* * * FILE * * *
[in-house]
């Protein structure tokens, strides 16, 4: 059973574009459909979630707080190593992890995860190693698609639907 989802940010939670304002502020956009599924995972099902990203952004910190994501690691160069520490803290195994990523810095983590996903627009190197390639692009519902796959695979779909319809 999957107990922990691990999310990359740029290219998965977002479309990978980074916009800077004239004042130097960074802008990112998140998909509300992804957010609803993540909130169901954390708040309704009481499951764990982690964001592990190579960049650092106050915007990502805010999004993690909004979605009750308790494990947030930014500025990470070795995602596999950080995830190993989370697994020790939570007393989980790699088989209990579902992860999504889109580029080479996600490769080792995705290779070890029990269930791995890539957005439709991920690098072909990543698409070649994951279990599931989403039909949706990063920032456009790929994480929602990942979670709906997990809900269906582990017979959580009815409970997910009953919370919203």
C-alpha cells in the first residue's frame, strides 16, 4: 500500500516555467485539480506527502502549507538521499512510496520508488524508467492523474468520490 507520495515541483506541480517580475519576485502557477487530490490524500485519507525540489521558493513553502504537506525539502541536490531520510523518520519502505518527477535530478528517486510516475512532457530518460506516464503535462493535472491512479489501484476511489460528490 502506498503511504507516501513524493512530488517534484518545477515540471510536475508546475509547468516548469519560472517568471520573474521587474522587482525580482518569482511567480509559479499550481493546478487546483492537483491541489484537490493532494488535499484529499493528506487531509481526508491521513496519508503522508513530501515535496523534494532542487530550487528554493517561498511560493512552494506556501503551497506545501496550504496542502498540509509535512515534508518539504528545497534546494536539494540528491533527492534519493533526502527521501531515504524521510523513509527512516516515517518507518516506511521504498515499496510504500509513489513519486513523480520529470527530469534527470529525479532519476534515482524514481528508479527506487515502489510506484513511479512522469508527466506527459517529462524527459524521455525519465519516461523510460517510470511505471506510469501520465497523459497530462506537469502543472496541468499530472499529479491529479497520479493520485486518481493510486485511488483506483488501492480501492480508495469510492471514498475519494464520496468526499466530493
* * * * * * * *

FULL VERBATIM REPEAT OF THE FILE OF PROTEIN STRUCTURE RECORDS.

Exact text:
[in-house]
């Protein structure tokens, strides 16, 4: 059973574009459909979630707080190593992890995860190693698609639907 989802940010939670304002502020956009599924995972099902990203952004910190994501690691160069520490803290195994990523810095983590996903627009190197390639692009519902796959695979779909319809 999957107990922990691990999310990359740029290219998965977002479309990978980074916009800077004239004042130097960074802008990112998140998909509300992804957010609803993540909130169901954390708040309704009481499951764990982690964001592990190579960049650092106050915007990502805010999004993690909004979605009750308790494990947030930014500025990470070795995602596999950080995830190993989370697994020790939570007393989980790699088989209990579902992860999504889109580029080479996600490769080792995705290779070890029990269930791995890539957005439709991920690098072909990543698409070649994951279990599931989403039909949706990063920032456009790929994480929602990942979670709906997990809900269906582990017979959580009815409970997910009953919370919203």
C-alpha cells in the first residue's frame, strides 16, 4: 500500500516555467485539480506527502502549507538521499512510496520508488524508467492523474468520490 507520495515541483506541480517580475519576485502557477487530490490524500485519507525540489521558493513553502504537506525539502541536490531520510523518520519502505518527477535530478528517486510516475512532457530518460506516464503535462493535472491512479489501484476511489460528490 502506498503511504507516501513524493512530488517534484518545477515540471510536475508546475509547468516548469519560472517568471520573474521587474522587482525580482518569482511567480509559479499550481493546478487546483492537483491541489484537490493532494488535499484529499493528506487531509481526508491521513496519508503522508513530501515535496523534494532542487530550487528554493517561498511560493512552494506556501503551497506545501496550504496542502498540509509535512515534508518539504528545497534546494536539494540528491533527492534519493533526502527521501531515504524521510523513509527512516516515517518507518516506511521504498515499496510504500509513489513519486513523480520529470527530469534527470529525479532519476534515482524514481528508479527506487515502489510506484513511479512522469508527466506527459517529462524527459524521455525519465519516461523510460517510470511505471506510469501520465497523459497530462506537469502543472496541468499530472499529479491529479497520479493520485486518481493510486485511488483506483488501492480501492480508495469510492471514498475519494464520496468526499466530493